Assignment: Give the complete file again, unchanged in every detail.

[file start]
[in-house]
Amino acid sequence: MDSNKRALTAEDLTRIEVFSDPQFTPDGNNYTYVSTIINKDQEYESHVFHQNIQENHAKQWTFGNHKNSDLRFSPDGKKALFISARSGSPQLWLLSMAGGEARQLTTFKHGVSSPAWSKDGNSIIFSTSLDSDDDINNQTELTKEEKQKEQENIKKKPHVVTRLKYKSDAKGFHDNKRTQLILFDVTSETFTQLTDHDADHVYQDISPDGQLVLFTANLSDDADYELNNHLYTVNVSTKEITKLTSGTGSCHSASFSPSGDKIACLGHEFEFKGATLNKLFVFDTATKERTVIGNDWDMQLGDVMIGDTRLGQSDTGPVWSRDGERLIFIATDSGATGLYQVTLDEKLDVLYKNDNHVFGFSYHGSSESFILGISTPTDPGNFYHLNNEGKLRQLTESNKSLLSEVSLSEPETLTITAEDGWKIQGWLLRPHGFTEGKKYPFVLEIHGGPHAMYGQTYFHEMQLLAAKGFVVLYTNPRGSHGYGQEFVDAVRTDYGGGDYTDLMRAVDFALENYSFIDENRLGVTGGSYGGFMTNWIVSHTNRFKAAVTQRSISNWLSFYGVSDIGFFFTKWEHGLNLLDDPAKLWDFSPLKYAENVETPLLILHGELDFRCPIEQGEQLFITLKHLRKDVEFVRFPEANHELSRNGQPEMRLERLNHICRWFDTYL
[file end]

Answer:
[in-house]
Amino acid sequence: MDSNKRALTAEDLTRIEVFSDPQFTPDGNNYTYVSTIINKDQEYESHVFHQNIQENHAKQWTFGNHKNSDLRFSPDGKKALFISARSGSPQLWLLSMAGGEARQLTTFKHGVSSPAWSKDGNSIIFSTSLDSDDDINNQTELTKEEKQKEQENIKKKPHVVTRLKYKSDAKGFHDNKRTQLILFDVTSETFTQLTDHDADHVYQDISPDGQLVLFTANLSDDADYELNNHLYTVNVSTKEITKLTSGTGSCHSASFSPSGDKIACLGHEFEFKGATLNKLFVFDTATKERTVIGNDWDMQLGDVMIGDTRLGQSDTGPVWSRDGERLIFIATDSGATGLYQVTLDEKLDVLYKNDNHVFGFSYHGSSESFILGISTPTDPGNFYHLNNEGKLRQLTESNKSLLSEVSLSEPETLTITAEDGWKIQGWLLRPHGFTEGKKYPFVLEIHGGPHAMYGQTYFHEMQLLAAKGFVVLYTNPRGSHGYGQEFVDAVRTDYGGGDYTDLMRAVDFALENYSFIDENRLGVTGGSYGGFMTNWIVSHTNRFKAAVTQRSISNWLSFYGVSDIGFFFTKWEHGLNLLDDPAKLWDFSPLKYAENVETPLLILHGELDFRCPIEQGEQLFITLKHLRKDVEFVRFPEANHELSRNGQPEMRLERLNHICRWFDTYL